We have all heard about computer-assisted reporting. Can hacker-assisted reporting be the next great tool for the investigative journalist?
I have taken the controversial step of mentioning the words “hacking,” “reporting” and “ethical” all in the same sentence. Now I’ll need the rest of this post to convince you I haven’t lost all vestiges of integrity.
The Rupert Murdoch phone hacking scandal has exposed a serious malignancy in the state of British journalism. While everyone can see the moral bankruptcy of hacking into cell phones to harvest celebrity gossip, the scandal has raised ethical issues far beyond the odious practices of reporters at the now-defunct News of the World.
Is it justified to pay a private investigator for information the journalist might otherwise not be able to get? How far can deception go in the pursuit of journalistic truth? Is any form of hacking to be tolerated in the information-gathering process?
The answers aren’t as simple as you might think. Journalistic ethics have evolved over the years, and what may have been tolerated at one time might be seen as excessive at another. Here, for instance, is some helpful advice from a 1976 American book on investigative journalism by James Dygert:
“Information about a person’s phone calls, credit records, airline reservations, or utility bills can be obtained by a telephone call requesting the information in a manner implying the caller is the person in question or someone acting on his behalf.”
The British now call that practice blagging, and it has actually been illegal in Britain since 1994, though an exception is made when it can be shown to be in the public interest. The public interest defence has yet to be tested in court. But many British journalists, whether they work for the red-top tabloids or the more austere broadsheets, comfort themselves by hiring private investigators to do the dicey work for them.
Which brings us back to the topic of hacking, and whether it can ever be an ethical tool of journalism. It turns out that it can.
A good example is the work being done by Paul Radu and the coalition of journalistic groups running the Investigative Dashboard website. The site aims to help journalists around the world track corporate crime and corruption, and to share information that reporters uncover.[node:ad]
While the world’s multi-millionaires and billionaires have become adept at setting up offshore tax havens and convoluted business structures to defeat transparency, these journalists have been trying to discover tools to break through the complex web.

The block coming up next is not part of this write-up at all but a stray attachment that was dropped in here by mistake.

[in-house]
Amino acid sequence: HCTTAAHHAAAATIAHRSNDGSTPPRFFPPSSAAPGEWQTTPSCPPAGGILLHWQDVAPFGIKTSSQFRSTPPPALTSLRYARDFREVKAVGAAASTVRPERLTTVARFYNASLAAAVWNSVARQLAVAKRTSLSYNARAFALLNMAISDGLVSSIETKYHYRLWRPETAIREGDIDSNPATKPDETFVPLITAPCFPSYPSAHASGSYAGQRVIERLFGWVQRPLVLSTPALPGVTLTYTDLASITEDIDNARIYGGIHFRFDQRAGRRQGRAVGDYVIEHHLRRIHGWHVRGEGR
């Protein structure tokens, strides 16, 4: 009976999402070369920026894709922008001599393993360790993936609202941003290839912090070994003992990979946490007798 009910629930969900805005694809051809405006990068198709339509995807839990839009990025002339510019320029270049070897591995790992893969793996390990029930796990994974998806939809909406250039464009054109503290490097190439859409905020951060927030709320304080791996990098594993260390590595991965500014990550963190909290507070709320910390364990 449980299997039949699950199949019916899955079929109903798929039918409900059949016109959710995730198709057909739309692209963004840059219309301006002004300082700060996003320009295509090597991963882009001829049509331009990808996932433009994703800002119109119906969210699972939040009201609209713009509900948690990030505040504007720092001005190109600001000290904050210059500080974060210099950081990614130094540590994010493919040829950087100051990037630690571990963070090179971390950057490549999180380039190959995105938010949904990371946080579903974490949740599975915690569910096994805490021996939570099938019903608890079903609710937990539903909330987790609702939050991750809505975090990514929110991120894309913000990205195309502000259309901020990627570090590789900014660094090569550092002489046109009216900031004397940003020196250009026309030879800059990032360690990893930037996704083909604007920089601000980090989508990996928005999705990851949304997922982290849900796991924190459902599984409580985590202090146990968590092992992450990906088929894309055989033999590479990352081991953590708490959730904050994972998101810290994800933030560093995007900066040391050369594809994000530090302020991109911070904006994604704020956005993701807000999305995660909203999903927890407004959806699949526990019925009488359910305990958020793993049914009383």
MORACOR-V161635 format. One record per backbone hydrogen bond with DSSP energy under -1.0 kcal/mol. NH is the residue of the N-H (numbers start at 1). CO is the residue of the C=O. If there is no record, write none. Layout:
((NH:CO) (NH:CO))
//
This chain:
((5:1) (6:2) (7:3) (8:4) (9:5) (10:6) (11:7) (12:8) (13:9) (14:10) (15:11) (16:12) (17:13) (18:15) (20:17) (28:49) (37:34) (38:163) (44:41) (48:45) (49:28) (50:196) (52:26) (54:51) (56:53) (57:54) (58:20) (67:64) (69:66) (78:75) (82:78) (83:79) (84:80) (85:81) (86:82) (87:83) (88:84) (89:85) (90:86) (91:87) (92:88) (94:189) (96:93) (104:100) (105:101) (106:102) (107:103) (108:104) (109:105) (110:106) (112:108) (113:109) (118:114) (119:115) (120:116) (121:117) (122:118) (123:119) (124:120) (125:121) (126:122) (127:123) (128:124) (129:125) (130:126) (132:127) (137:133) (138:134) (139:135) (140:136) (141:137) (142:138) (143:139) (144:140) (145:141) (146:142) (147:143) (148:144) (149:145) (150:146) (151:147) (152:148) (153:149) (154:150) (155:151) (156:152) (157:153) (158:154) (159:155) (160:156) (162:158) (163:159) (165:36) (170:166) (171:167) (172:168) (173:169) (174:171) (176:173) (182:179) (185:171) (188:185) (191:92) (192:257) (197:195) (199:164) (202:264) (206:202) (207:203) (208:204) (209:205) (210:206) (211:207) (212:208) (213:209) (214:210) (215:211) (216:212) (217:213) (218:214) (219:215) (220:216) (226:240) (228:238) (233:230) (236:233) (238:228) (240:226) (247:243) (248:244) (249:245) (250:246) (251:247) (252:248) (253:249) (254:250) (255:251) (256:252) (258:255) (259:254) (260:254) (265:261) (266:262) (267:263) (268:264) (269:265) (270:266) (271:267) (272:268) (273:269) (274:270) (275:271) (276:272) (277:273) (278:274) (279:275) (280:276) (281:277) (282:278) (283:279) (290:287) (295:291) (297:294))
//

One of the most important services provided by the site is a gateway to worldwide company data. This is good as far as it goes, but not every country provides corporate registrations in a user-friendly format. For an investigative journalist, it’s important to be able to plug in a name of an individual to see which companies they are connected to, or to run a name of a company and immediately see the people involved with the firm.
Radu, along with what he calls his “civic hacker friends,” have solved the problem by scraping various sites and reconstituting the data in more usable form. The best example of this is the corporate registry of Panama, a favorite country for hiding money and attempting to cloud the real identity behind corporate directors and owners. Hackers scraped the site of all its data, reposting it in a way that allows investigative journalists to perform meaningful searches.
This is all perfectly legal, since Panama doesn’t charge for any of its data on the site. While the government of Panama may not like having its site hacked and scraped, it’s hard to see what harm, if any, this practice causes. Radu sees this as the beginning of many different ways to use hacking.
“There are organizations of hackers we need to work with,” he said at the recent Global Investigative Journalism Conference. “We have to go to local hack spaces to explain what our work is about. Right now hackers build beautiful tools no one uses.”
There is an ever-increasing supply of data available online, but very few Canadian newsrooms are using web scraping to harvest the information in a meaningful way. That’s not surprising, since most journalists don’t have the time or inclination to learn the programming language needed to perform scraping or legal hacking.
There’s a potential ethical minefield here as well, though. Contracting-out a web scraping or hacking project could bring just as many headaches to the journalist as hiring a private investigator with no strict ethical boundaries can. The collaboration can be a useful one, but it has to be well-monitored and thoroughly understood by the journalist at all times.
If it is, then hacker-assisted reporting can be a useful addition to the journalistic toolbox.